May 2, 2008

Gardening for the Lazy Gardener:

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lazy GardenerGardening for the lazy gardener does not mean the person creating the garden is lazy. It does mean that the lazy gardener wants to work smarter instead of harder. Many people who simply love to garden can not perform the tasks of digging, shoveling, bending, weeding, and other physical tasks. Other lazy gardeners simply have better things to do with their time — like sitting in the shade and enjoying the fruits of their labor with friends and family members.

First, let’s look at the elements which make up a beautiful, lush garden, whether in a flower bed, herb garden, colorful shades of green and gold non-flowering plants, or whatever the lazy gardener loves best. The requirements are:

Rich, nutritious soil,

A weed-free environment,

Mulch to hold moisture,

Drainage to allow excess moisture to flow away from the plants.

This can be created by digging out a bed, pulling all the weeds and unwanted growth by hand, spending hours working enrichment into the soil, and digging holes for plants. Then, a layer of mulch is placed over the garden. Sounds like lots of work, doesn’t it? Well, it really is, especially for someone with back problems, knee problems, and other physical issues.

The solution is so simple and easy, you’ll wonder why everyone hasn’t been using this technique for years. The plants will have all the same elements, but almost all the shovel and spade work will be removed from the process.

The simple answer for the lazy gardener is no big secret. Instead of planting your garden into the ground, plant directly into biodegradable bags of potting soil! Let’s look at how to successfully garden using this method.

Choose a location for your garden and measure how long and wide the space you wish to plant is in all dimensions. Just get a general idea at this point, because you’ll adjust your measurements slightly later to make things as easy as possible.

Next, take the measurements of a bag of potting soil in the largest size you can successfully manage to move into your wheelbarrow and from there onto the ground. You will want to adjust your plot measurements to allow the width of the garden to fit the bags. In other words, if you had thought a garden 3 1/2 feet wide would be nice, but the bag of soil you wish to use is only 3 feet wide, simply adjust your plot. If you truly need that extra one-half foot covered, you can cover it with mulch in the final steps of the process.

Purchase the number of bags of potting soil needed to fit your plot. Wheel them to the area you wish to plant. Line them up on the ground, about one bag width from the back edge of the place you wish the plotting soil bag to lay for the planting.

Use a knife, shears, or other sharp implement to puncture each bag of potting soil on the side that will be next to the ground in at least six small places. Puncture the bag up to 12 times if you need extra drainage for the type of plant you plant to grow.

Now, simply flip the bags of soil so that they lay where you wish to plant your plants. You may have to drag them a bit to get each in perfect position. Lay the bags end-to-end along the length of the planting area. Add another row of bags if needed to fit your plot.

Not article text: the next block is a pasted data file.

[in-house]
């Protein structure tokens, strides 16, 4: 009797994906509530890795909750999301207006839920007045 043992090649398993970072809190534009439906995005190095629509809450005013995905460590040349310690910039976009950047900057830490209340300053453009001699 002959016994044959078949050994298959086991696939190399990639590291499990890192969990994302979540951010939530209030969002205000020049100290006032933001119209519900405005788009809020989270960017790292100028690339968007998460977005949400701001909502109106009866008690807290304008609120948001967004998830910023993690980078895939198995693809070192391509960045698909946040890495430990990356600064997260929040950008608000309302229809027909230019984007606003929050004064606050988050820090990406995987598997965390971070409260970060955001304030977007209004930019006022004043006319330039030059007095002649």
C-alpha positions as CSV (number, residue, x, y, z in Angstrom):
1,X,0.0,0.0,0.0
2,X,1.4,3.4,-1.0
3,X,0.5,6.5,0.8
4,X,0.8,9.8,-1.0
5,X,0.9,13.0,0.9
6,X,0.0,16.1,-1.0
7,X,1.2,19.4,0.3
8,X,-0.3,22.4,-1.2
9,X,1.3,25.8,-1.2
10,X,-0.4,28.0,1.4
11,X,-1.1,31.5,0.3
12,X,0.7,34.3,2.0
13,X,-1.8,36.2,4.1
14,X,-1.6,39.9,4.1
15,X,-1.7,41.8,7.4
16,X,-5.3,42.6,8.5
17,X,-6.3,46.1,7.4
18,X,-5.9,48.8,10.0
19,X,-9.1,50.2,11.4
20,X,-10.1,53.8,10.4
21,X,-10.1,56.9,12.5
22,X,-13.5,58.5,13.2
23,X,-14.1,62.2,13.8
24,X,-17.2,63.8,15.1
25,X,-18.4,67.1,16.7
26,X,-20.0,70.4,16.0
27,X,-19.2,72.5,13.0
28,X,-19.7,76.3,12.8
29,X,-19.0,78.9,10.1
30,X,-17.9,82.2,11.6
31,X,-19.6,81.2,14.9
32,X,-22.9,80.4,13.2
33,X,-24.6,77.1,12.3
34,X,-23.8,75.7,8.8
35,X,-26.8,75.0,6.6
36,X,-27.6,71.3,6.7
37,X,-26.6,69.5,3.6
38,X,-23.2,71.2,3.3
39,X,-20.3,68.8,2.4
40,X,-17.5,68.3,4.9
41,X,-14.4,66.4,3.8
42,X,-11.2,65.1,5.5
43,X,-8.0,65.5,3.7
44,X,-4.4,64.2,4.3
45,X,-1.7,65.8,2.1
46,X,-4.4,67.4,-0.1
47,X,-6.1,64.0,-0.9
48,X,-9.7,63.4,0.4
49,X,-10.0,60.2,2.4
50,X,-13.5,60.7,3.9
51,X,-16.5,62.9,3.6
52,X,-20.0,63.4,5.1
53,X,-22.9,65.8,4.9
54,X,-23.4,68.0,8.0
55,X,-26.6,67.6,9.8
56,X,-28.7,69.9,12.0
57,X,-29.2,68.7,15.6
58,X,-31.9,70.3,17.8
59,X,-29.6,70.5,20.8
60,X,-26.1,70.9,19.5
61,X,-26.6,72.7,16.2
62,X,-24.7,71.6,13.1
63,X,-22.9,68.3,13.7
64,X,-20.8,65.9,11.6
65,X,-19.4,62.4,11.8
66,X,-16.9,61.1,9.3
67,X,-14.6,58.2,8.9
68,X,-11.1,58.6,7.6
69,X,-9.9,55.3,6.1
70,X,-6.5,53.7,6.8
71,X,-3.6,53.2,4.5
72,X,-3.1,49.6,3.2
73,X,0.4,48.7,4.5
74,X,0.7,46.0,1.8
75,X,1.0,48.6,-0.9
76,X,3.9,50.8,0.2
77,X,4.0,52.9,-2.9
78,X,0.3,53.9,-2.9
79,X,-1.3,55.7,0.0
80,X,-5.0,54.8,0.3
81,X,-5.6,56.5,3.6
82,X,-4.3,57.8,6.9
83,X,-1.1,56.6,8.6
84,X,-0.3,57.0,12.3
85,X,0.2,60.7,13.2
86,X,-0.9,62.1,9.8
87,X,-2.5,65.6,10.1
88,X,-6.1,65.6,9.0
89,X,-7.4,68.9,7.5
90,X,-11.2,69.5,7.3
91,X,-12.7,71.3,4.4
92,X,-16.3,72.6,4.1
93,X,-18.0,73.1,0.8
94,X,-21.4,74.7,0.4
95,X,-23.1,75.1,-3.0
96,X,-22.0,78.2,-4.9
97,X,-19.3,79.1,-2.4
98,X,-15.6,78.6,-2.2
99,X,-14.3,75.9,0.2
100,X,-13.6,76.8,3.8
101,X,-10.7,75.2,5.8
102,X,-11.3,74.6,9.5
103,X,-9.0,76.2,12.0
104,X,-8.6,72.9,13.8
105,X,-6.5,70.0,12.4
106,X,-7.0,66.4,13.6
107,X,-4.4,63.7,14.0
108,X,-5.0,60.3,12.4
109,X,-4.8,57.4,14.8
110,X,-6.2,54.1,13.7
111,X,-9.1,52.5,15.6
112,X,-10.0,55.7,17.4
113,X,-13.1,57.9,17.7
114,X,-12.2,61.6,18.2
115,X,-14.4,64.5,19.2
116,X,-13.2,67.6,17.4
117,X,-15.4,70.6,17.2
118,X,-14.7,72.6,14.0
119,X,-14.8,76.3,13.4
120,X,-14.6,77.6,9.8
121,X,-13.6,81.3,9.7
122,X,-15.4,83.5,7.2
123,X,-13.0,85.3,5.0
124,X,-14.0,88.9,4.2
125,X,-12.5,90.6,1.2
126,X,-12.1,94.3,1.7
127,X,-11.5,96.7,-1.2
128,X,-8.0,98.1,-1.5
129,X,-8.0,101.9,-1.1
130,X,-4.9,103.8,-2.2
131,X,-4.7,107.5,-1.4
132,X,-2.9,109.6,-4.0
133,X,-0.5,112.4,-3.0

Again, use your knife or other sharp implement to slit the top of each bag of soil from end-to-end. Use a small gardener’s hand spade to create a hole for each plant and insert the plant into the hole, using the same techniques you would in a traditional planting. Press the soil around the plant firmly. This work will go amazingly quickly since you are not digging into hard ground.

After you have planted your garden, cover the entire garden with a layer of mulch. This helps prevent weeds from invading the rich soil. The unwanted plants under the potting soil bags will simply die and become enrichment for the soil.

The potting soil bags will biodegrade over a period of time. During the early months of gardening using this method, reduce supplemental watering slightly because the partial cover on the bag bottom will help hold moisture around the plant roots.

Next season, you can simply perform the same [lazy gardener] process if you are a seasonal gardener. If you have chosen plants which will last for years, simply begin fertilizing by late fall and again in early spring.

Anyone, even a lazy gardener, really can have a beautiful garden without ever digging. This same method can be used in planters and window boxes using smaller bags of soil.

Tags: Annual Flowers

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Filed under Annual Flowers by landscapeliving.
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May 5, 2008

Mark said:

This is an over simplistic explanation of the process. This process requires alternate watering techniques as rain water does not penetrate the bags. Over watering if the drain holes are not adequate will cause root rot and other fugal problems. Maybe this is for the lazy at pulling weeds around the plants, but you better be able to hit a home run when it comes to soil condition and watering practices, as you are taking complete control. You'll also have to weed eat around the bags as you mower will not be able to get close enough. Not a true easy out as the others situations created will bite you in the butt. Put your whole bag of soil you large (well drained) pot or trough you can easily monitor and place the on some used roofing metal (can be found very cheap or free) and your mover will let one wheel ride on the metal and no weed eating or trimming is necessary. Peters 20-20-20 or Miracle Gro tomato food works best.

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